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Growing red plants

Art

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    So @Marian Sterian made a great post on Facebook where he said that red plants require at least .05 ppm Fe daily and at least 80-100 PAR at the substrate. I agree with this although I've never studied it enough to pinpoint a specific Fe and PAR range. He doesn't mention nitrate limitation and I've never, intentionally, done that.

    What do you think about growing red plants that are healthy and colorful? Agree with his comments?

     
    I think the idea of having to dose Iron for red plants came about due too get colored plants more colorful you have to increase the par. In doing so they require a ton more Iron. If you dont add it they will get pale and yellowish.
    There are so many this vs that in this hobby. Each side fights against each other!!!! In the case of nitrate limitation, it only works with certain species. The reason Ludwigia pantanal and meta get so intense redish, pink, almost white is due to sevier nitrate limitation. These plants grow like weeds with proper amounts of nitrate. The, I guess natural or normal color is bright orangeish red.
    Most of the more experienced people and tanks we see grow many species at the same time. Adding to this the majority of species in this hobby do better with soft water. Almost everyone knows its easier to dose lean and see better results in soft waters. To acheive that sweet spot so as all plants grow nicely and look good people tend to dose on the lean side. On the other side of the pedistal is dosing at eI levels or above. If all nutrients including light and co2 are provided these tanks are more impressive than lean tanks.
     
    I agree with what he's saying. He actually shoots down the myth that red plants need a ton of Fe.

    Translated
    Aquarists often consider that they need special conditions compared to the green ones or that to water them an additional dose of iron is needed.
    Well, as long as a fertilization formula that already contains iron is dosed and adds at least 0.05 ppm per day, no extra iron is needed. This is an age-old myth...

    .35 Fe/week isnt high by most standards. The suggested dose of mine adds .45 (EI used to be 1.5/week before it was changed to .6 a few years ago)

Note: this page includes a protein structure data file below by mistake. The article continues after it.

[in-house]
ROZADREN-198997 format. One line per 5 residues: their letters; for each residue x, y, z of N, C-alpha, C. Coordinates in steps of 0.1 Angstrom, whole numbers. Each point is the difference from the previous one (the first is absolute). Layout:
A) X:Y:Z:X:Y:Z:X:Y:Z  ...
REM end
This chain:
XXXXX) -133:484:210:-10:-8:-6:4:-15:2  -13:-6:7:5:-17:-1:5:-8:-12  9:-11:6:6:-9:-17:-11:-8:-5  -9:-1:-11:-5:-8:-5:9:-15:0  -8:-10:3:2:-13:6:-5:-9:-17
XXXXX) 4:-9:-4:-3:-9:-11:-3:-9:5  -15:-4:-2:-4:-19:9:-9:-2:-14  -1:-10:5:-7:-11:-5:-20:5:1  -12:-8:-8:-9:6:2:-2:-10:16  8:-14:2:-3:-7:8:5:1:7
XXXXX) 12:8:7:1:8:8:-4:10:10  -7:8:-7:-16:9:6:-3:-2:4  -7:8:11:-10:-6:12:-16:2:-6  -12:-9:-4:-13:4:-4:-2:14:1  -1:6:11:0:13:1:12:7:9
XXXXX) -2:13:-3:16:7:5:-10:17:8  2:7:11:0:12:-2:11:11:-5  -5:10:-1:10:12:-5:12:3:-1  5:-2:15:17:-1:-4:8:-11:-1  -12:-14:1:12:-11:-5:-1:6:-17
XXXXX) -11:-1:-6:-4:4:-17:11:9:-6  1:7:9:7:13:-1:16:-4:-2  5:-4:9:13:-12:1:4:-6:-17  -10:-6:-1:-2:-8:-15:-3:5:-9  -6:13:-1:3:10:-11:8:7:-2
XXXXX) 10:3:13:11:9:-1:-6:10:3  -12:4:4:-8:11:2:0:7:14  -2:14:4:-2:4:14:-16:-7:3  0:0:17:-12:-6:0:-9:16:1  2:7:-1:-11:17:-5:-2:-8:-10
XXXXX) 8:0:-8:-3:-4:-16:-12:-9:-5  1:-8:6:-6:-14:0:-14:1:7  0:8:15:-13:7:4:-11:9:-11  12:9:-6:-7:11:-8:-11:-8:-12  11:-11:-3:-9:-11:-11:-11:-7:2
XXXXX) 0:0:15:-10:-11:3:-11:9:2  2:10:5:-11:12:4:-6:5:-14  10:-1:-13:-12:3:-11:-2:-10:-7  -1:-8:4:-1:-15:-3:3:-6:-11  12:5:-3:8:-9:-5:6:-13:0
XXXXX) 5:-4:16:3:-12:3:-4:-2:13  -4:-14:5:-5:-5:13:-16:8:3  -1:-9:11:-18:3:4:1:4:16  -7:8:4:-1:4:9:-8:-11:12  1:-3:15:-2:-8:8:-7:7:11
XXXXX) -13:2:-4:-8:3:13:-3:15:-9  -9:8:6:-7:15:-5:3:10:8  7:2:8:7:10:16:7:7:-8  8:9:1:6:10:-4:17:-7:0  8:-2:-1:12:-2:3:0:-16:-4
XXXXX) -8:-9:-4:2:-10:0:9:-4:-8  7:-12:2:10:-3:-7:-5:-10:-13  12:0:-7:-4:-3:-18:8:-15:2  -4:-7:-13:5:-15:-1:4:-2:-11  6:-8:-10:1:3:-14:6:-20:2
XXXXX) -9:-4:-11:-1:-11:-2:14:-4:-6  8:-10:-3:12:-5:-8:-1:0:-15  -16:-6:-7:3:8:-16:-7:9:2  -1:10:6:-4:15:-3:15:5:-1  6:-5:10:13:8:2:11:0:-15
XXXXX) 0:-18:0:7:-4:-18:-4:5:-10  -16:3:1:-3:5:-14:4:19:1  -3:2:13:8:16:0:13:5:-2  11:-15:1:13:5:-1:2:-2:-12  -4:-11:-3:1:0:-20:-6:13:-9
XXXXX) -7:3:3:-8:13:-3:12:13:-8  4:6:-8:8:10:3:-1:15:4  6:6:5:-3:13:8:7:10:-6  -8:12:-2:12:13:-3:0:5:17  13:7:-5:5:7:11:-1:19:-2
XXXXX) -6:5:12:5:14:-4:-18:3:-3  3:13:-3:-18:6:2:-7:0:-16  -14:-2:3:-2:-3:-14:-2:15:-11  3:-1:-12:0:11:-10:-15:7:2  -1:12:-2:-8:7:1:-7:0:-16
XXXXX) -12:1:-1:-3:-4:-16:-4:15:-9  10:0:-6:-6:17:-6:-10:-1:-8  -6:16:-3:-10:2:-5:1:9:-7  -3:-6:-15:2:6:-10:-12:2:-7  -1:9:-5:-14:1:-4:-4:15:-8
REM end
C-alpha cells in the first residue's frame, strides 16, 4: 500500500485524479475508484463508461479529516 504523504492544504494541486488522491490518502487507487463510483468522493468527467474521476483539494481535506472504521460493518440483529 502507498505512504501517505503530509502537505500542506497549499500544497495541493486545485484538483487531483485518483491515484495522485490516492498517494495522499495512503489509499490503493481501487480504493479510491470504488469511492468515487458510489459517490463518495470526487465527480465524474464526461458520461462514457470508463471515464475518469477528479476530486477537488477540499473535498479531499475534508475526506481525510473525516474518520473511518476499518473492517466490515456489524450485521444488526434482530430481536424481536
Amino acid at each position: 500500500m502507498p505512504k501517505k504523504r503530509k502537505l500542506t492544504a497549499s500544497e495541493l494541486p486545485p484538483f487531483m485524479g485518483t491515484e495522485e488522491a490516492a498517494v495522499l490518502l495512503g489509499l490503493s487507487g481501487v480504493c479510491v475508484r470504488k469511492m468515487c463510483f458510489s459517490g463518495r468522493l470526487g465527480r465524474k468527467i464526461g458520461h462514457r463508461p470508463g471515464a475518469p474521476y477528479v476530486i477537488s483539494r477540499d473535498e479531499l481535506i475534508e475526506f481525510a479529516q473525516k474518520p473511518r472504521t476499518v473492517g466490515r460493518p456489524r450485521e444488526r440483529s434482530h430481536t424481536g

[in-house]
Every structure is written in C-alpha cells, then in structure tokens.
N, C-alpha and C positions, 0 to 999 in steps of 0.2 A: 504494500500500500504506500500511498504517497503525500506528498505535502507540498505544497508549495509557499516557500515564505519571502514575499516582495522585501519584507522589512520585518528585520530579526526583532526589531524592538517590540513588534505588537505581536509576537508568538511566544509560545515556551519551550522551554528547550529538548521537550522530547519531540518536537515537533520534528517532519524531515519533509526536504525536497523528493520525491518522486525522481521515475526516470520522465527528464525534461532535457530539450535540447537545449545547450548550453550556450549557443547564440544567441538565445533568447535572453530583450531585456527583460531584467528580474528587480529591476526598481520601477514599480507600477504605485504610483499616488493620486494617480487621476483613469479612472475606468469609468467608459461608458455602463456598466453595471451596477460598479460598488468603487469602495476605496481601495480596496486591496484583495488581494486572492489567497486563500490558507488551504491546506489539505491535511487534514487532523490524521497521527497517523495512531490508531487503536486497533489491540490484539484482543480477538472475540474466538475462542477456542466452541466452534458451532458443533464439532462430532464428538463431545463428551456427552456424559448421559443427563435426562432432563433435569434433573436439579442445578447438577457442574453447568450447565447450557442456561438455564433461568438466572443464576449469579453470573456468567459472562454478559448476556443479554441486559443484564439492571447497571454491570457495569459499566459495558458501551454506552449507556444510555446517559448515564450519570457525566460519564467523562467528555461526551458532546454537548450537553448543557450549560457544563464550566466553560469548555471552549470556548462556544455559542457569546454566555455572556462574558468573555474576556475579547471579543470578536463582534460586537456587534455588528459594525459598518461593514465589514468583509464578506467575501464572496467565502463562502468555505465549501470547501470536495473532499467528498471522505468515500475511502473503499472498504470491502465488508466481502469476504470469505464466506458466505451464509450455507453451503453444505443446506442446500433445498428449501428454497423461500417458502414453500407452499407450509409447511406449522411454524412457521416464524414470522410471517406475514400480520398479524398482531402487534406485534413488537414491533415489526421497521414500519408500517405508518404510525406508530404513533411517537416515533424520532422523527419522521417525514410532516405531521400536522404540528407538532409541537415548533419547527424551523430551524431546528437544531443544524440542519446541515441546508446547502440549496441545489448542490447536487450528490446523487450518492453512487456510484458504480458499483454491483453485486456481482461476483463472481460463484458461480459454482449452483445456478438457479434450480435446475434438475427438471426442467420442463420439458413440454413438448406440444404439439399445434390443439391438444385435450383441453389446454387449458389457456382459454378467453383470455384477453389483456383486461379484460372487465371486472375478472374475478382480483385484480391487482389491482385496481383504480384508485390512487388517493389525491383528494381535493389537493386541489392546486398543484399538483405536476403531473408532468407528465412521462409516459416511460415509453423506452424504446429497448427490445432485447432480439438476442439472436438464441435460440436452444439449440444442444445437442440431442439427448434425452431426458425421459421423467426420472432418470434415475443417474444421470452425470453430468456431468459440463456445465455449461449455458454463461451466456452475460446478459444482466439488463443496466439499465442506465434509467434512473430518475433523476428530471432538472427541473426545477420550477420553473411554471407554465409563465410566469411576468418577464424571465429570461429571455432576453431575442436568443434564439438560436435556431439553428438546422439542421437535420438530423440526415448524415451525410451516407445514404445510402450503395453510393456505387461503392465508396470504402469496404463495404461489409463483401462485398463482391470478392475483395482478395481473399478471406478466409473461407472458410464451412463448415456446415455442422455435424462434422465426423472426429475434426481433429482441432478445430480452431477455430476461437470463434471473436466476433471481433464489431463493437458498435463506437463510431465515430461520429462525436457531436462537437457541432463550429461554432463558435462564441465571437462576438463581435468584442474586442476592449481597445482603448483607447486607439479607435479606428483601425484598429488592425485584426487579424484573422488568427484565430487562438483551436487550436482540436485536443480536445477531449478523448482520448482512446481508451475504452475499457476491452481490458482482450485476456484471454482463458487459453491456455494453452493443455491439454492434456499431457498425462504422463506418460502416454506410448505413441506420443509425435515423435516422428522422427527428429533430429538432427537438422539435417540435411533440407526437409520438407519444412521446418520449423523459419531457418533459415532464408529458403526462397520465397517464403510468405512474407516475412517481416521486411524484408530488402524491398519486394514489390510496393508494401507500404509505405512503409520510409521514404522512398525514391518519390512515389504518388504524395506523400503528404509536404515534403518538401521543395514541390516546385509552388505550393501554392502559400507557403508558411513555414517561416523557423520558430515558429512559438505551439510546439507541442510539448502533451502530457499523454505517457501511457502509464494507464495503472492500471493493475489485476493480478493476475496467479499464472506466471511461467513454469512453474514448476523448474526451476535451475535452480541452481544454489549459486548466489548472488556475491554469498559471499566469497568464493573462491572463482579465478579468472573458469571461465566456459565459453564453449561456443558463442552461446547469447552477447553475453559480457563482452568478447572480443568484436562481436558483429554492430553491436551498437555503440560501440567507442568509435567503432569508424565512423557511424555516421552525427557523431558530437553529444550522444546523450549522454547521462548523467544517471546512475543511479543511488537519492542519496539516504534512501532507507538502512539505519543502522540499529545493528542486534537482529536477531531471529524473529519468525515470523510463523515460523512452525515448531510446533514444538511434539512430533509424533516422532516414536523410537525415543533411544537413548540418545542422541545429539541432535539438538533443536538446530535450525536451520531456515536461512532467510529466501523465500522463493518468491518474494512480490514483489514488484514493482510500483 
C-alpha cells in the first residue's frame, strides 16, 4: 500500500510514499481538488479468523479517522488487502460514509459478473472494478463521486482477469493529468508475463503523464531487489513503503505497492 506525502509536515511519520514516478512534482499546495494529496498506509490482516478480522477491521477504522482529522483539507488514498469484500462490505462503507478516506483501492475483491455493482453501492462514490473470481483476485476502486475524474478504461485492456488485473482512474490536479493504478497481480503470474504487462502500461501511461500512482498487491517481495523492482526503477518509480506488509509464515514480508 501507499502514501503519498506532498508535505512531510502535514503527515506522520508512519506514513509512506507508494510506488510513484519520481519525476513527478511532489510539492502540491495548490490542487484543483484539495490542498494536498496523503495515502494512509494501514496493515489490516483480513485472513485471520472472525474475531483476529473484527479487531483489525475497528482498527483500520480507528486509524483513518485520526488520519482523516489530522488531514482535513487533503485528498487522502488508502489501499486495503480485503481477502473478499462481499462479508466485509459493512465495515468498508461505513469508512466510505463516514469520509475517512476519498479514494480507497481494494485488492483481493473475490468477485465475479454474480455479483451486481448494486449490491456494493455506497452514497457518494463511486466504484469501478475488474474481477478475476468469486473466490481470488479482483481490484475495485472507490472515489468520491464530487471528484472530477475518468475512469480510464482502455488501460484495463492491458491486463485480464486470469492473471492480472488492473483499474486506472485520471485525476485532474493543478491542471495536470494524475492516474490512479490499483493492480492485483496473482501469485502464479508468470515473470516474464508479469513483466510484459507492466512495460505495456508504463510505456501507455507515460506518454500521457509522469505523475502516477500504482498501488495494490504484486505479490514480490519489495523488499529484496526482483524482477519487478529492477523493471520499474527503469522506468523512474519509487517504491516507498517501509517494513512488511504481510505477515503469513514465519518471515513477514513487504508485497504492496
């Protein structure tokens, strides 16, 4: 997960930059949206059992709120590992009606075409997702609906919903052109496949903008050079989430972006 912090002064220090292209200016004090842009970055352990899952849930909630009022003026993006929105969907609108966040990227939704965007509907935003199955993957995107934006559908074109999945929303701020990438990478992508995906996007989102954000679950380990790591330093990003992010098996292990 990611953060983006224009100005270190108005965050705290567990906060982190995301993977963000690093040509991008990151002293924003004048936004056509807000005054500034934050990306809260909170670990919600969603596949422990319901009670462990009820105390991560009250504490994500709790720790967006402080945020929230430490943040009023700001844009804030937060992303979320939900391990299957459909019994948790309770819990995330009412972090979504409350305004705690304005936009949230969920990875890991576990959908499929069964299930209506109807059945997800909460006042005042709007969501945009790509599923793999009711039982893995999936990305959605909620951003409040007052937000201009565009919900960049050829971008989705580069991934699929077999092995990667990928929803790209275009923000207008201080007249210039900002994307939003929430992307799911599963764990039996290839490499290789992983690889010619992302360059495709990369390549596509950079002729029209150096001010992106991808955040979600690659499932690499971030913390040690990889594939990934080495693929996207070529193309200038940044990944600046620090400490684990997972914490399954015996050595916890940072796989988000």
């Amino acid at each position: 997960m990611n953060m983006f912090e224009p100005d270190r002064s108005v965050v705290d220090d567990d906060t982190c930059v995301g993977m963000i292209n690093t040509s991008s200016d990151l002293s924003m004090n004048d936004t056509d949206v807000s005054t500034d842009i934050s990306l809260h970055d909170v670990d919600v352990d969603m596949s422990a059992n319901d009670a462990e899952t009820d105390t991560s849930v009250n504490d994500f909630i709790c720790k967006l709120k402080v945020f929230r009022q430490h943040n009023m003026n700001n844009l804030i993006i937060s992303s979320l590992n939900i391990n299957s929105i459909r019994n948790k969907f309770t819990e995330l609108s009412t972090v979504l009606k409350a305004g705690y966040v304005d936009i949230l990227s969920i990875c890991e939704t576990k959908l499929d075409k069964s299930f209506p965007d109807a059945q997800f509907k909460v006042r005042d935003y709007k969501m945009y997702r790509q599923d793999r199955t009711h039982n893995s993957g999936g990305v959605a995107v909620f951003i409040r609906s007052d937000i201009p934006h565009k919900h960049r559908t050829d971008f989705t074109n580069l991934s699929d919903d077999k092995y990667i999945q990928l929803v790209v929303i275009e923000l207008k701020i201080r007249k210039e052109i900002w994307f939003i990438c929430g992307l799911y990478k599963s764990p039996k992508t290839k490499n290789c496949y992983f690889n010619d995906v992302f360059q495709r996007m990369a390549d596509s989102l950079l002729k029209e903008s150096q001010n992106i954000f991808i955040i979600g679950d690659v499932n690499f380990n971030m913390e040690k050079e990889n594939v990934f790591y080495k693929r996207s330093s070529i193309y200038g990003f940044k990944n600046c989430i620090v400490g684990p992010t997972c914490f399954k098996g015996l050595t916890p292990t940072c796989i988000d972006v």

Basically he's discounting the idea that red plants need high Fe then goes on about lighting and the shortcomings of cheap leds

    My philosophy on red plants is this. Grow them healthy and use a light with strong red and blue in the spectrum. Thats how you get colors to pop. Also agree that 80-100 PAR is plenty with the right colors in it. Which is also what he emphasizes, quality of light over quantity
     
    Completely agree with above. Even with high PAR (180ish) I only dose standard GLA micromix as per EI and am getting beautiful reds. I don't dose any extra FE.
     
    I'm immediately skeptical about any generalization about "red plants". It ignores the fact that many red plants have very different requirements.

    It's like making a prescription for what to feed green animals. The diet for a green tree frog vs. a bamboo viper are going to be very different, because they are different species. Same goes for red plants IMO.

    Rotalas and Ludwigias and Nymphaeas have no more in common than any green plants have in common.
     
    So @Marian Sterian made a great post on Facebook where he said that red plants require at least .05 ppm Fe daily and at least 80-100 PAR at the substrate. I agree with this although I've never studied it enough to pinpoint a specific Fe and PAR range. He doesn't mention nitrate limitation and I've never, intentionally, done that.

    What do you think about growing red plants that are healthy and colorful? Agree with his comments?

    I've grown many red plants over the years, and I agree. As long as Fe is not limiting plants will colour beautifully.
    Macros have bigger effect on reds imo, I have tested all the way from (0.016 Fe to 1 Fe weekly.) Plants grew well at most doses. As long as other toxic micros aren't too high, B got very toxic at higher doses, seems zinc as well if I remember correctly.

    Micro toxicity is of very limited concern if you use any decent amount of remineraliser however. When I was running around 0.5gh I had to dose micro and Fe very sparingly, but I had very colorful, clean and SLOW growth. Something I haven't been able to recreate with other methods.

    Anyway, in my opinion as I'm sure is the same with most others, is focus on co2, maintenance, water changes and stability, and strong light. The plants will reward you. Ive played with ferts for a good while, but it only shows results if you get EVERYTHING ELSE right.
     
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